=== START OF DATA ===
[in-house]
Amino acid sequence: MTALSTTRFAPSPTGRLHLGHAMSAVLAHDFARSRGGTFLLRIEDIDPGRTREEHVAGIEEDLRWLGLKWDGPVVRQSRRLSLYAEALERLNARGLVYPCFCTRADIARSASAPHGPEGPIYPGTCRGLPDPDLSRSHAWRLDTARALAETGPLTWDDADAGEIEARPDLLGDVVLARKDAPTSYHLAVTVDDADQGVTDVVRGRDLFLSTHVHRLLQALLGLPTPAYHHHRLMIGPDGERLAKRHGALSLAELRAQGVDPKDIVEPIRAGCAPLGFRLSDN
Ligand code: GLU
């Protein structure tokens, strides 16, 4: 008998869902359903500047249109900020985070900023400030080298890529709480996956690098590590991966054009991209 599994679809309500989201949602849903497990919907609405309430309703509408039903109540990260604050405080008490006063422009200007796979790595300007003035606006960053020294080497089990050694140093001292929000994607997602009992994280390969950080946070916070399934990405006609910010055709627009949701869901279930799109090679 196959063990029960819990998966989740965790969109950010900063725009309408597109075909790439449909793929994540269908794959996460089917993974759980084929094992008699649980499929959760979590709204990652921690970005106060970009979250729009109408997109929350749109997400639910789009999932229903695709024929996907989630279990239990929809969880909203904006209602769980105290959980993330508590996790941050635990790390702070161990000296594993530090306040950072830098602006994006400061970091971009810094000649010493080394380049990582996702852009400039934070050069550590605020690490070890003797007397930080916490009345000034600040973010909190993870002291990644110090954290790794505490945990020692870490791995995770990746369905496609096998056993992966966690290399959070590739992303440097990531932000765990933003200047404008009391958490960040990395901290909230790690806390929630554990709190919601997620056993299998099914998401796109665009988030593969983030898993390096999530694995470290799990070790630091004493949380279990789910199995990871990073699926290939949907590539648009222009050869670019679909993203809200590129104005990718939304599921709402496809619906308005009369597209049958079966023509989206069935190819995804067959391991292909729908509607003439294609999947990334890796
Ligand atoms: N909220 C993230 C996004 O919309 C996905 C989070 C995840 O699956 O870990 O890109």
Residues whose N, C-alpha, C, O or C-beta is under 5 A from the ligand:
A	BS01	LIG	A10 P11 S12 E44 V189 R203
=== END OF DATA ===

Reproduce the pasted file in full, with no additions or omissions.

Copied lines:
[in-house]
Amino acid sequence: MTALSTTRFAPSPTGRLHLGHAMSAVLAHDFARSRGGTFLLRIEDIDPGRTREEHVAGIEEDLRWLGLKWDGPVVRQSRRLSLYAEALERLNARGLVYPCFCTRADIARSASAPHGPEGPIYPGTCRGLPDPDLSRSHAWRLDTARALAETGPLTWDDADAGEIEARPDLLGDVVLARKDAPTSYHLAVTVDDADQGVTDVVRGRDLFLSTHVHRLLQALLGLPTPAYHHHRLMIGPDGERLAKRHGALSLAELRAQGVDPKDIVEPIRAGCAPLGFRLSDN
Ligand code: GLU
């Protein structure tokens, strides 16, 4: 008998869902359903500047249109900020985070900023400030080298890529709480996956690098590590991966054009991209 599994679809309500989201949602849903497990919907609405309430309703509408039903109540990260604050405080008490006063422009200007796979790595300007003035606006960053020294080497089990050694140093001292929000994607997602009992994280390969950080946070916070399934990405006609910010055709627009949701869901279930799109090679 196959063990029960819990998966989740965790969109950010900063725009309408597109075909790439449909793929994540269908794959996460089917993974759980084929094992008699649980499929959760979590709204990652921690970005106060970009979250729009109408997109929350749109997400639910789009999932229903695709024929996907989630279990239990929809969880909203904006209602769980105290959980993330508590996790941050635990790390702070161990000296594993530090306040950072830098602006994006400061970091971009810094000649010493080394380049990582996702852009400039934070050069550590605020690490070890003797007397930080916490009345000034600040973010909190993870002291990644110090954290790794505490945990020692870490791995995770990746369905496609096998056993992966966690290399959070590739992303440097990531932000765990933003200047404008009391958490960040990395901290909230790690806390929630554990709190919601997620056993299998099914998401796109665009988030593969983030898993390096999530694995470290799990070790630091004493949380279990789910199995990871990073699926290939949907590539648009222009050869670019679909993203809200590129104005990718939304599921709402496809619906308005009369597209049958079966023509989206069935190819995804067959391991292909729908509607003439294609999947990334890796
Ligand atoms: N909220 C993230 C996004 O919309 C996905 C989070 C995840 O699956 O870990 O890109």
Residues whose N, C-alpha, C, O or C-beta is under 5 A from the ligand:
A	BS01	LIG	A10 P11 S12 E44 V189 R203